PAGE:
On a recent trip to Hong Kong I was a bit shocked to see two big construction projects underway that seemed to me to be in the speculative stage when I lived there. One was the construction of an additional runway at the HK International Airport—Environmental groups had been opposed because of wanting a stop projects that involve land reclamation from the ocean. The other construction project is the Hong Kong-Zhuhai bridge across the Pearl River delta. This bridge will stretch 30 miles across the ocean and further integrate Hong Kong with mainland China. This project is controversial because it requires only one border crossing—mainland China—rather than the usual two—Hong Kong and mainland China. Already there is great nervousness in Hong Kong over mainland China’s increasing influence and an inability of Hong Kong institutions to sustain their character and rule of law. While I was there, a bookseller disappeared and ended up in China without any record of his leaving Hong Kong.
How do you negotiate your relationship between political entities under these conditions? This is the debate in Hong Kong and it is one that divides generations and families. Most Hong Kong people will tell you that their culture is a pragmatic culture. The pragmatism of Hong Kong may be tied to the larger Chinese culture. There is a saying about being blessed to live far from the emperor. The idea has been to continue to live your life underneath what may be happening within the larger official circles. Or as I sometimes think of it—you need to learn to read the tea leaves in order to constantly adjust your life o you can continue to live and avoid direct confrontation.
Pragmatism would tell you to be sensible and realistic in how you deal with mainland China—work within the realities. However, a more prophetic voice arose more recently in Hong Kong in the Umbrella Movement, especially as young people worry about their future. Everyone has the same desires for Hong Kong, but they have different perspectives on how to deal with the reality they have been dealt.
Hong Kong pragmatism is in contrast to the characteristics that cultural analysts often use to describe American culture. Such characteristics include valuing action over contemplation and dichotomous thinking in terms of right or wrong. My trip to Hong Kong has led me to think about this latter characteristic. My neighboring state of New Hampshire has license plates that say: Live Free or Die! You have two choices. I understand that dying is pretty definitive, but what if we can’t agree with what it means to live free? Do I have to die, or can I pragmatically decide to live and negotiate my way forward with others with differing ideas? If every American “stands firm” out of necessity of maintaining their principled and pure stand, then what does this mean pragmatically on the ground?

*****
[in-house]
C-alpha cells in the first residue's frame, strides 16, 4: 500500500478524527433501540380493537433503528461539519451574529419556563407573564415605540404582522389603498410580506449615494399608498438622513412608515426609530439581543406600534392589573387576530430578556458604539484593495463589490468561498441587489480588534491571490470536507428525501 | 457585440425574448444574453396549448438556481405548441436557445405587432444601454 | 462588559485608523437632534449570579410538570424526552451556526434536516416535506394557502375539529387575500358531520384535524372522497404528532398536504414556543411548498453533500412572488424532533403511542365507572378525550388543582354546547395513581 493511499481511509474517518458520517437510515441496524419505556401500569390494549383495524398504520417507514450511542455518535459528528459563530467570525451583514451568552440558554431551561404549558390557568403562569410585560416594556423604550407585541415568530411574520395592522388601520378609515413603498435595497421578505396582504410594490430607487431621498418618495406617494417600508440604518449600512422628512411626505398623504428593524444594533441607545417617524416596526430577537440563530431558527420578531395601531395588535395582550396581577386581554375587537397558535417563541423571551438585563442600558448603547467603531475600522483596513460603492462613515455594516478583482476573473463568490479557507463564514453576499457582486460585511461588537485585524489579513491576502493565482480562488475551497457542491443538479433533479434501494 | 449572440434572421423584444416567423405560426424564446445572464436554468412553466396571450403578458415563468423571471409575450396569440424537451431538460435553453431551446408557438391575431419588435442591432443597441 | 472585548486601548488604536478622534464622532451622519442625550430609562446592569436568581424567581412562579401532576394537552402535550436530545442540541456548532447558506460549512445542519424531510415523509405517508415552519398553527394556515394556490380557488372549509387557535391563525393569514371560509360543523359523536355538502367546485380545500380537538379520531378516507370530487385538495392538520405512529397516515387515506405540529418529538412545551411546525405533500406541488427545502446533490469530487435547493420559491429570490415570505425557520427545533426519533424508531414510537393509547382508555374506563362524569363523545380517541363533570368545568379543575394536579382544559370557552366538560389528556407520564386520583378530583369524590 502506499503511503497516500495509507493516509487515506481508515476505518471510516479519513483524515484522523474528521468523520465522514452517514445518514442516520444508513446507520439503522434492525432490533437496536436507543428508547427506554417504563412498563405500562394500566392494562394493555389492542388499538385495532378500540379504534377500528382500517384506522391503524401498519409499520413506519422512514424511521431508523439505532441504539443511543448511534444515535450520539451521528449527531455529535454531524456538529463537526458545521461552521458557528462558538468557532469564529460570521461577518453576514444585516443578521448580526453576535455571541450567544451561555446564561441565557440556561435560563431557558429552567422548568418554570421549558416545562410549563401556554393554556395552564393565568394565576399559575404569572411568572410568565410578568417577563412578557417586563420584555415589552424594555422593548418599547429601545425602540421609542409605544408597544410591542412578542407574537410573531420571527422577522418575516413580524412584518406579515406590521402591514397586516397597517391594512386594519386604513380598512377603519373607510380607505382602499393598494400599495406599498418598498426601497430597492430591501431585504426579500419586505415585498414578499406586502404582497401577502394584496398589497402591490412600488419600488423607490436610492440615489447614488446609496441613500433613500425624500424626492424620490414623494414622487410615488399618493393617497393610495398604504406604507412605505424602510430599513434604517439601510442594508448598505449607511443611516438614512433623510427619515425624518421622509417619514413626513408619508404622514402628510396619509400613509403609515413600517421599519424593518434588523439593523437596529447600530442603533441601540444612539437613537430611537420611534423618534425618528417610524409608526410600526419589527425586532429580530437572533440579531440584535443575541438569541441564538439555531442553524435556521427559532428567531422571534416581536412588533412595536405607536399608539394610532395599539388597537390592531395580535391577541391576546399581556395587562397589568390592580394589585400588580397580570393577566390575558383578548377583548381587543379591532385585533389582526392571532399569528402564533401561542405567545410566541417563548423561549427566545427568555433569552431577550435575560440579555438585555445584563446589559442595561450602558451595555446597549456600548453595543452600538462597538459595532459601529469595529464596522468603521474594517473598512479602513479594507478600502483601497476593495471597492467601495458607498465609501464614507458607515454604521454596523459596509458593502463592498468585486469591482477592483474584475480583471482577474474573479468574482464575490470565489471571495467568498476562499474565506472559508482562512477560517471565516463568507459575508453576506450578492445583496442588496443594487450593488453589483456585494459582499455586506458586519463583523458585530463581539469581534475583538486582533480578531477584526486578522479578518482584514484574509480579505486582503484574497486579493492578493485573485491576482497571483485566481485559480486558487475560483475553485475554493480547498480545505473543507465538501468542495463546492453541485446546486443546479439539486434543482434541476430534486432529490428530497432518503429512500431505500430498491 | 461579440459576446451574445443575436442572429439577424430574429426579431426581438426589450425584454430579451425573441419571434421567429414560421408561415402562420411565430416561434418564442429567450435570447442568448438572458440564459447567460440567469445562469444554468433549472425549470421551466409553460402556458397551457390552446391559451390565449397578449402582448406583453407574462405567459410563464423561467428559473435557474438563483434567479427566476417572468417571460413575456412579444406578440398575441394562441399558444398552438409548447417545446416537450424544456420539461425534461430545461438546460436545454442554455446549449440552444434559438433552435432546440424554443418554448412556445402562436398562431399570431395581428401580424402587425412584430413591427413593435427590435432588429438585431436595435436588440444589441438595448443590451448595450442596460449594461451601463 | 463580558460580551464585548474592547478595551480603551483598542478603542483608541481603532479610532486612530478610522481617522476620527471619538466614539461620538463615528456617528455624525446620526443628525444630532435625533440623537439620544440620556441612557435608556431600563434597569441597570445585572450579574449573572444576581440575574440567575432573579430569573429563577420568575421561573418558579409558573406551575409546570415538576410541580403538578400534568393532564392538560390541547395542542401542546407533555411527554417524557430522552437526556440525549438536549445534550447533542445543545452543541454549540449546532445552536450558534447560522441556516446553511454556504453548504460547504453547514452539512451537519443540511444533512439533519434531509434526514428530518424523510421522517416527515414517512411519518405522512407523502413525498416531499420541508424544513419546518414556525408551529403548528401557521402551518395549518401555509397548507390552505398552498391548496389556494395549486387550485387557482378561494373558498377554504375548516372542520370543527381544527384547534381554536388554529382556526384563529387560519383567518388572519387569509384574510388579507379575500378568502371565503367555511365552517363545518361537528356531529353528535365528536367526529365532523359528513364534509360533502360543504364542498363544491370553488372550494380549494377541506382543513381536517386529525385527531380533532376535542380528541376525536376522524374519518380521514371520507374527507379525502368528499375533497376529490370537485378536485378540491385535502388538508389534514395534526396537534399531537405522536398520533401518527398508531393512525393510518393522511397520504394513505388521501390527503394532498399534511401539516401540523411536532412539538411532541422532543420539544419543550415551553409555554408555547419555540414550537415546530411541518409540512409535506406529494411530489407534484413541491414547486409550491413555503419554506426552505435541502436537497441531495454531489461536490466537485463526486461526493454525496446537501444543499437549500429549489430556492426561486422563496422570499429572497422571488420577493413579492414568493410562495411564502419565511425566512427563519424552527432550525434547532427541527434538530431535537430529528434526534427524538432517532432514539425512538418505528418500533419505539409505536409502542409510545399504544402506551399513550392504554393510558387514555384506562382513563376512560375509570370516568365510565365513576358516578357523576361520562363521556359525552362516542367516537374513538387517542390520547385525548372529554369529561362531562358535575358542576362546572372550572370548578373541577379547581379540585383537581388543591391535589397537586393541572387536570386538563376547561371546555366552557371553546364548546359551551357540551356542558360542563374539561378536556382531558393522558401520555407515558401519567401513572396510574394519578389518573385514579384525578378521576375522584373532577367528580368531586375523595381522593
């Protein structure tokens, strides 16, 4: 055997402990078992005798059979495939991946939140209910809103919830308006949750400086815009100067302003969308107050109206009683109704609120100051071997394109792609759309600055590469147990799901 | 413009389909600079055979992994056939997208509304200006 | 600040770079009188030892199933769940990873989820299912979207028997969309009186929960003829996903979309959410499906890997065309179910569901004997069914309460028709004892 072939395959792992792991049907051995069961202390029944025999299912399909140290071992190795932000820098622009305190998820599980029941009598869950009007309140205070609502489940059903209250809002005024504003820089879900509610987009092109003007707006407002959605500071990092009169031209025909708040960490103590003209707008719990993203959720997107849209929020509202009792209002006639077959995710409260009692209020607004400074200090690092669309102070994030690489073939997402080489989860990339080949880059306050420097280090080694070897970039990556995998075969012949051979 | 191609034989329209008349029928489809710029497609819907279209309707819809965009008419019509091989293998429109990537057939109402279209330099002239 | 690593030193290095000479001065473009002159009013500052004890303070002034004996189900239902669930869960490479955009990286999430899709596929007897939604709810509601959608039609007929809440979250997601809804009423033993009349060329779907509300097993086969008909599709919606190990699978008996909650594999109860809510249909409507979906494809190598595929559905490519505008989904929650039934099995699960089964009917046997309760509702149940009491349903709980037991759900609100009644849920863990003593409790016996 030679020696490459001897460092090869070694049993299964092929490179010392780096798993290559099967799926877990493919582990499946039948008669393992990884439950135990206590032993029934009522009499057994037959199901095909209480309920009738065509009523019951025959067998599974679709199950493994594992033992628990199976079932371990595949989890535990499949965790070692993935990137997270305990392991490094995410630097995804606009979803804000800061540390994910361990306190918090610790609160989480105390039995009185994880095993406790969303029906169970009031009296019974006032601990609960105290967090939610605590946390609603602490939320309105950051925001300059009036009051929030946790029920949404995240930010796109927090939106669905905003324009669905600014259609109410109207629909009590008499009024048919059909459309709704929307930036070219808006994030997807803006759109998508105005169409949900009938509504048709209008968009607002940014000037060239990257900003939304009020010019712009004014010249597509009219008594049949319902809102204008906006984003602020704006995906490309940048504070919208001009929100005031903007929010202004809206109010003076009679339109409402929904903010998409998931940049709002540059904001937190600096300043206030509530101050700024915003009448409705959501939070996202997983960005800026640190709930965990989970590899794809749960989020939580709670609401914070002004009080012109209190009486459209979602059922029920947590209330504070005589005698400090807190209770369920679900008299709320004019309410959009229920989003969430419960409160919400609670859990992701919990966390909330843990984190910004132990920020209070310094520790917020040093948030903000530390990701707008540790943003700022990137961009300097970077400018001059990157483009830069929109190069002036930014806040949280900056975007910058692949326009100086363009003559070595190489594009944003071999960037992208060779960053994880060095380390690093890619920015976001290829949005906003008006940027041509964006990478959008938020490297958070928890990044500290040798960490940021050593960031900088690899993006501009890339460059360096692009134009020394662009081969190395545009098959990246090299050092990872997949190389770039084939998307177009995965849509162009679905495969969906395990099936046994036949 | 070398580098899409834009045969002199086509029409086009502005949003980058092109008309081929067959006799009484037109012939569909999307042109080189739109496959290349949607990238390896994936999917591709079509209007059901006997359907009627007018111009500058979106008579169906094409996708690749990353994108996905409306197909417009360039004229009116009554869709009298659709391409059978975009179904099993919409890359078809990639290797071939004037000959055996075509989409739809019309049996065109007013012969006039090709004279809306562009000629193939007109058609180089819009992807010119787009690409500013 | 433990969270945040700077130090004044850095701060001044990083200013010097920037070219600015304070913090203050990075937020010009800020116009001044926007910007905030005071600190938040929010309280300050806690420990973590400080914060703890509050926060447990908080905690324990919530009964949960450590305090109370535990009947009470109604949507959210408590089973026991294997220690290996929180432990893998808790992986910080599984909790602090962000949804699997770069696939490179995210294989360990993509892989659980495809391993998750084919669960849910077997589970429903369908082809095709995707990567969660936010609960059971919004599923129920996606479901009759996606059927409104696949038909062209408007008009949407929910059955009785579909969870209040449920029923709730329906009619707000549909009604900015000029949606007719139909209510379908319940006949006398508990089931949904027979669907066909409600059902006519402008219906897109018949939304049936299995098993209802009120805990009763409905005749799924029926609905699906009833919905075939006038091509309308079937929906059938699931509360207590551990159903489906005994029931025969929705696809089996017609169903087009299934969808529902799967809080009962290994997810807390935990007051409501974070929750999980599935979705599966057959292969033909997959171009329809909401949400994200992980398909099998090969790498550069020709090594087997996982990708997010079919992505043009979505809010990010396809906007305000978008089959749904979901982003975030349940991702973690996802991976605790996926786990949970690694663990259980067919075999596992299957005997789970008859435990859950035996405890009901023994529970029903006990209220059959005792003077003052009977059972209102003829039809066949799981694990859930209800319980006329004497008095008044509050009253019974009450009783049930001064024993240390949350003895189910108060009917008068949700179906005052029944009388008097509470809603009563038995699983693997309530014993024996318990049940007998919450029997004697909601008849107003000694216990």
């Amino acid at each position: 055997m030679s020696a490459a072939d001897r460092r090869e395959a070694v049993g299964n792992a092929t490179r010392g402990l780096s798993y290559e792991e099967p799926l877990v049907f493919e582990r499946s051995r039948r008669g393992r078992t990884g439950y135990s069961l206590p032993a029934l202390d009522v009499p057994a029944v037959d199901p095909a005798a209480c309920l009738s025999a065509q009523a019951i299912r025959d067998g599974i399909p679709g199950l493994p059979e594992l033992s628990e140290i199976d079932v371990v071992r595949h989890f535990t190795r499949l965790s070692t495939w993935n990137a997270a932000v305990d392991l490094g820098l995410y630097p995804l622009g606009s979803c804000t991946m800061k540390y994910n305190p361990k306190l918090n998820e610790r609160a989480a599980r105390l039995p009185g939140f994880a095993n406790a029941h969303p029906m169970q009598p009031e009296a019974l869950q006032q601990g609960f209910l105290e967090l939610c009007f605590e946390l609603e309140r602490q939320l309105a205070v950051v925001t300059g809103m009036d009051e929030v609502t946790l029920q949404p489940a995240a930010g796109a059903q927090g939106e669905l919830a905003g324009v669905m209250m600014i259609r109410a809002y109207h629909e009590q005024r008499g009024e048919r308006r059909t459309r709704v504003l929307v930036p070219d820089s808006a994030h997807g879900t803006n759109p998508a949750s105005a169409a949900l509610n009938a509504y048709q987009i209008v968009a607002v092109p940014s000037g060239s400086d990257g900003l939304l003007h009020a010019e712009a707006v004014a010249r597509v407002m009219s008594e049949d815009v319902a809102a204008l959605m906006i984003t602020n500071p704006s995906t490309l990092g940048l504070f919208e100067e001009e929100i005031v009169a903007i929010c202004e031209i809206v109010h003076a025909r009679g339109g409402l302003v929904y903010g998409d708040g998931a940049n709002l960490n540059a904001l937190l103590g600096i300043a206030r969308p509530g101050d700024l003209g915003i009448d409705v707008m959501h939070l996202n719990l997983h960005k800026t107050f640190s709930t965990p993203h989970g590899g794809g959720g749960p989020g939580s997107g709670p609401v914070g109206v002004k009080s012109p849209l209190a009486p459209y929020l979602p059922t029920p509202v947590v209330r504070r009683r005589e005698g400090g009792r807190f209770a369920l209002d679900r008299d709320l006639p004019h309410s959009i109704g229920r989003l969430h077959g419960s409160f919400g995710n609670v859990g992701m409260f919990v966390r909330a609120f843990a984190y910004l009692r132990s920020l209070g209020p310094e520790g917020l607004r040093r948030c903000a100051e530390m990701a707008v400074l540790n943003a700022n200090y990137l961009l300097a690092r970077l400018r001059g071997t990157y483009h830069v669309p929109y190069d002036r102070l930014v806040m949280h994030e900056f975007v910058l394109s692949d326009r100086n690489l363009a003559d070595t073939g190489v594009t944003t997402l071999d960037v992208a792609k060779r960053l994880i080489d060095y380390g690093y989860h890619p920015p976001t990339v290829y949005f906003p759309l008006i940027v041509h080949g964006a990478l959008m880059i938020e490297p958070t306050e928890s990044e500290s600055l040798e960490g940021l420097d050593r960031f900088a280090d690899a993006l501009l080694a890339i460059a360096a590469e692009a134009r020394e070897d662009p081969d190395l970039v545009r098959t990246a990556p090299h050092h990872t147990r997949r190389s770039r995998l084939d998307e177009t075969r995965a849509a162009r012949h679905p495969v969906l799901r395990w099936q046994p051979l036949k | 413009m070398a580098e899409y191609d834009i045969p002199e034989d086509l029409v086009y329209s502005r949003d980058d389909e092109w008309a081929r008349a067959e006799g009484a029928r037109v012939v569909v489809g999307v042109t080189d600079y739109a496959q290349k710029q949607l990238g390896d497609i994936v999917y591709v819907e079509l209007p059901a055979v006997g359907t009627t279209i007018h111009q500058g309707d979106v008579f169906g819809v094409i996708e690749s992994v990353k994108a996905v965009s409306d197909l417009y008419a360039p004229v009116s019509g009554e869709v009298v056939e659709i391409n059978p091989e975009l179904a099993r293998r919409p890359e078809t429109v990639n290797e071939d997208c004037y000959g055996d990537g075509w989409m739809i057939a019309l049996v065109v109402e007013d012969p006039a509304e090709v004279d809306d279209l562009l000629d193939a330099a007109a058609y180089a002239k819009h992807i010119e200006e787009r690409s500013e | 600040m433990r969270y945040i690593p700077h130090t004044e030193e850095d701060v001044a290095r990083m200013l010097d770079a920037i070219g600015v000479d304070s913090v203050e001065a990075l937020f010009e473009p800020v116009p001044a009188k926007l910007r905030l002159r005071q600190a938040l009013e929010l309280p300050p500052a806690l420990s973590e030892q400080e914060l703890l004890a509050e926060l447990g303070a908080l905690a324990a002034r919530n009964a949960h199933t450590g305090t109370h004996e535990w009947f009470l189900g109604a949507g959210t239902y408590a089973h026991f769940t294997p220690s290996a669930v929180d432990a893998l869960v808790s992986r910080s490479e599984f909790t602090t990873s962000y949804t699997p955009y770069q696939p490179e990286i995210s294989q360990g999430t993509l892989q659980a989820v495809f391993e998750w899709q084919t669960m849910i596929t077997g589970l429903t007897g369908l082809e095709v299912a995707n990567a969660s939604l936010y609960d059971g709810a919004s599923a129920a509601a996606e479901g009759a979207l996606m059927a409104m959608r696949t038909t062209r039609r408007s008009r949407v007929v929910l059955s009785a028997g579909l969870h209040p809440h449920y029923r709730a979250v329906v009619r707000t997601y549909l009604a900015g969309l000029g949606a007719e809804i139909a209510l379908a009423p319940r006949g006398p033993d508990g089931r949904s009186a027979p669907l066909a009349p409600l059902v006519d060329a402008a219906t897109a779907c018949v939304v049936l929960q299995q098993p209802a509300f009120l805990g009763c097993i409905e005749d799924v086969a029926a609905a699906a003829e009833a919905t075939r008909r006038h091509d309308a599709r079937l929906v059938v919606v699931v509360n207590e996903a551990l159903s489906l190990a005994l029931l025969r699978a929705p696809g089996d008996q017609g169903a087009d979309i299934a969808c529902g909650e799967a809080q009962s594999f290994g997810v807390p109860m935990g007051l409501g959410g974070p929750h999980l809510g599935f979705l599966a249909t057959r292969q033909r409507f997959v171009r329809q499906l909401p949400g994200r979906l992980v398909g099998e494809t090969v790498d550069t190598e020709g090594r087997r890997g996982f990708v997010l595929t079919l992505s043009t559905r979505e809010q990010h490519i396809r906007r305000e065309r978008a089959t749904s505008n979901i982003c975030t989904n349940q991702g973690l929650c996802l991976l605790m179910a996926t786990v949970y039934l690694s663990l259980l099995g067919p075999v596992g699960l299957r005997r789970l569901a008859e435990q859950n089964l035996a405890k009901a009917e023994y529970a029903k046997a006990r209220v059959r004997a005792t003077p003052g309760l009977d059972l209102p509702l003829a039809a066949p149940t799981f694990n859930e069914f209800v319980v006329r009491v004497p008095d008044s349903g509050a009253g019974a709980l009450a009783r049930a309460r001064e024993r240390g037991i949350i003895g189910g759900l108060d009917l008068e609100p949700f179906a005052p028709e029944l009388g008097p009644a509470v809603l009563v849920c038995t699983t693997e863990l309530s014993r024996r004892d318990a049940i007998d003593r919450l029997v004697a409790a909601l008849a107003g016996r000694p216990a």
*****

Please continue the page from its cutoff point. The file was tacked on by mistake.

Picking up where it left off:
Don’t get me wrong. I am actually quite sympathetic to the need for the prophetic. But the prophetic has to grapple with the pragmatic, recognizing the painfulness of compromise. The meta-narrative of American culture has been described along the lines of the Lone Ranger: a hero rides in from the outside and overcomes evil and saves the town. But then what? Pragmatically what happens next?
One of the cultural gifts of the United States to the world may be the prophetic. Martin Luther King and the Civil Right Movement characterize this. The cultural gift that Hong Kong and China could contribute to American culture may be that of pragmatism. We need both the prophetic and the pragmatic if we are going to peacefuly live together with others at every scale of society.
My daughter’s thoughts on the Hong Kong-Zhuhai bridge? She doesn’t want to ever go on it. Is this because of its meaning in the larger political landscape and her love for Hong Kong? No. In this instance it is pragmatic. Given the poor safety record of the new high speed rail lines in China, she says she will take the ferry, even with its associated motion sickness.